As far as holidays go, Mother’s Day is traditionally in the minor leagues.
It’s an important one, yes, but it barely takes up an entire aisle in CVS. No long weekend, no dead deity, no big deal.
Unless, of course, you’re going by social media standards. Because on Facebook and Twitter, Mother’s Day is apparently a High Holy Day of Sharing (and, possibly, caring).
Not that there’s necessarily anything wrong with that. After months of stalking your bar selfies and whiny status updates, your mom was probably delighted to spot herself in your new profile picture. If your partner granted you a tiny human over the past year, it’s more than appropriate to send a shout-out. You gave life to those kids and got them dressed for a family photo shoot before noon? Go ahead, lady — blow up my feed with your tiny army of brunch terrorists. You earned this.
That said, there was also some pretty questionable Mother’s Day posting this year. Do mom a favor and remember the following next time around. Read more »
About four years ago, my husband started telling me I could get a free iPhone whenever I wanted to. A couple of weeks ago, I finally did.
You can probably tell I’m no early adopter. It took me a really long time to get used to my flip phone. It’s partly because I didn’t use it much. I don’t like to talk on the phone, so I mostly used it for texting my kids and my husband. I did like to take photos of my garden and occasionally post them to Twitter, which is what made me finally break down and get the iPhone. The camera on my flip phone stopped working. I didn’t mind so much in winter. But when the full panoply of my tulips came out this spring and I couldn’t share it, I was bummed.
By then, I had an iPhone. When my son was home for spring break, he took the bull by the horns and, over my protests, ordered me one. He went back to school, and my iPhone arrived at the house a few days later. I didn’t bother to open the box. I knew that learning how to use it was going to be a huge pain in the ass, and except for the camera that didn’t work, my flip phone suited me fine. I didn’t need any apps to help me figure out what restaurant to eat at or what wine to pair with lamb chops or what dress would match my nice new apricot-colored sweater. Fifty-eight years of life experience was taking care of all that just fine.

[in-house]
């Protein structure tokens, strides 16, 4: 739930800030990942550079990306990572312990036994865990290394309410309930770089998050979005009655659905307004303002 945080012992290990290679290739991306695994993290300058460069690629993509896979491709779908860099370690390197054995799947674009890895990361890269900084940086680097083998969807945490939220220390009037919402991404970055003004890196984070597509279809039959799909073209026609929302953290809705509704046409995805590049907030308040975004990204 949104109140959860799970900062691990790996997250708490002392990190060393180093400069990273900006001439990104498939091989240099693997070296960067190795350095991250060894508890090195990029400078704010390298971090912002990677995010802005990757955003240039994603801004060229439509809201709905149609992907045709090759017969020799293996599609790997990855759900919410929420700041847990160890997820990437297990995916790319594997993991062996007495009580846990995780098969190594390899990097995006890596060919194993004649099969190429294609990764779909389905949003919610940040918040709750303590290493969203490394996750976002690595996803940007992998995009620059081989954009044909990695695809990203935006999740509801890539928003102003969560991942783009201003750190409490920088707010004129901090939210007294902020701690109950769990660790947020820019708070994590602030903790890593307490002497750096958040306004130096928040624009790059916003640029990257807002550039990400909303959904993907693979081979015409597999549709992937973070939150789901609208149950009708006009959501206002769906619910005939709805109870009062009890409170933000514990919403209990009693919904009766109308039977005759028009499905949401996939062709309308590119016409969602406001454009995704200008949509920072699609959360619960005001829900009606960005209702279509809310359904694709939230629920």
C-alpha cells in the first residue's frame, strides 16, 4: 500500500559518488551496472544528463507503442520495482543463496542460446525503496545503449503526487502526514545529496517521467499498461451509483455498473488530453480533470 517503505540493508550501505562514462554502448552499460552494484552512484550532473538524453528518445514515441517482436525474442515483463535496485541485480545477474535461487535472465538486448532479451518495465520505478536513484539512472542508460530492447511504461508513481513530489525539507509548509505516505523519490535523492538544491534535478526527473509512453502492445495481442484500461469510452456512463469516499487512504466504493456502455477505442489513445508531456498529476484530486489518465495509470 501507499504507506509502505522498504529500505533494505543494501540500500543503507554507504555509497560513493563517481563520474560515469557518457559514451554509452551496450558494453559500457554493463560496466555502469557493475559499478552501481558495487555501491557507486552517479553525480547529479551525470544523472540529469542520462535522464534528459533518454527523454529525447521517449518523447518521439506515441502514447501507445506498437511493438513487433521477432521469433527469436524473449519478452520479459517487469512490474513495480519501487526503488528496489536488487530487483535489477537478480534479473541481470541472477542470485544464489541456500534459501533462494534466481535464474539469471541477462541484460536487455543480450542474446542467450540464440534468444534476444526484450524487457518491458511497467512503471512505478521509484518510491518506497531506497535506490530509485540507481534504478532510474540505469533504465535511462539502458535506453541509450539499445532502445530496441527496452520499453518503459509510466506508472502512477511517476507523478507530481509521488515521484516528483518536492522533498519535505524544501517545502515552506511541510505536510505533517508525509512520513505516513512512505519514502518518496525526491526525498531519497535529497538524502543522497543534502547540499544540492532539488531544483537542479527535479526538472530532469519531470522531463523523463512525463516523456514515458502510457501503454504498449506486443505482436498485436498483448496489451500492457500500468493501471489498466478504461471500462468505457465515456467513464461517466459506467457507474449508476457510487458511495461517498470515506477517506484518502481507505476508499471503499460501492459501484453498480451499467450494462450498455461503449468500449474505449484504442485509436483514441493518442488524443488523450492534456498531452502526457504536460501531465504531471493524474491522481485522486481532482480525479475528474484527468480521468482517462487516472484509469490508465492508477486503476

So the phone just sat in its unopened box on the dining room table. Meantime, one day I was using the flip phone and noticed a piece of fuzz stuck in the camera lens. I extracted it with an X-acto knife, and suddenly the camera was working again. That made me even more unhappy that my son had ordered the iPhone, which I now didn’t need for anything. Read more »
South Street Festival. Photo | South Street Headhouse District
Somehow, I went almost three decades in this city without having to experience a neighborhood street festival.
Actually, it was easy. I grew up in the Northeast and then spent a good chunk of my 20s in West Philly, two of the most insular communities this side of North Korea. (Go on, ask your friend from Fox Chase to meet you in Center City. I’ll wait.)
But now I find myself renting in Queen Village, an apparently popular part of the city with things to offer and visitors to entertain. If last weekend’s record-breaking South Street Festival was any indication, it’s going to be a long, long summer of improvised trashcans and suspicious puddles.
Want to be a good temporary neighbor? Here’s what to remember before you go back to the ’burbs. (Want to be an even better neighbor? Make some room in that fancy crossover vehicle and bring me with you to the promised land.) Read more »
In case you missed it with all the hoopla over the NFL draft, the World Health Organization made a big announcement last week: Rubella has been completely eliminated in the 45 nations that make up North and South America.
How was this done? Suck it, Chris Christie, Jenny McCarthy and Oprah: It was done with vaccines. Read more »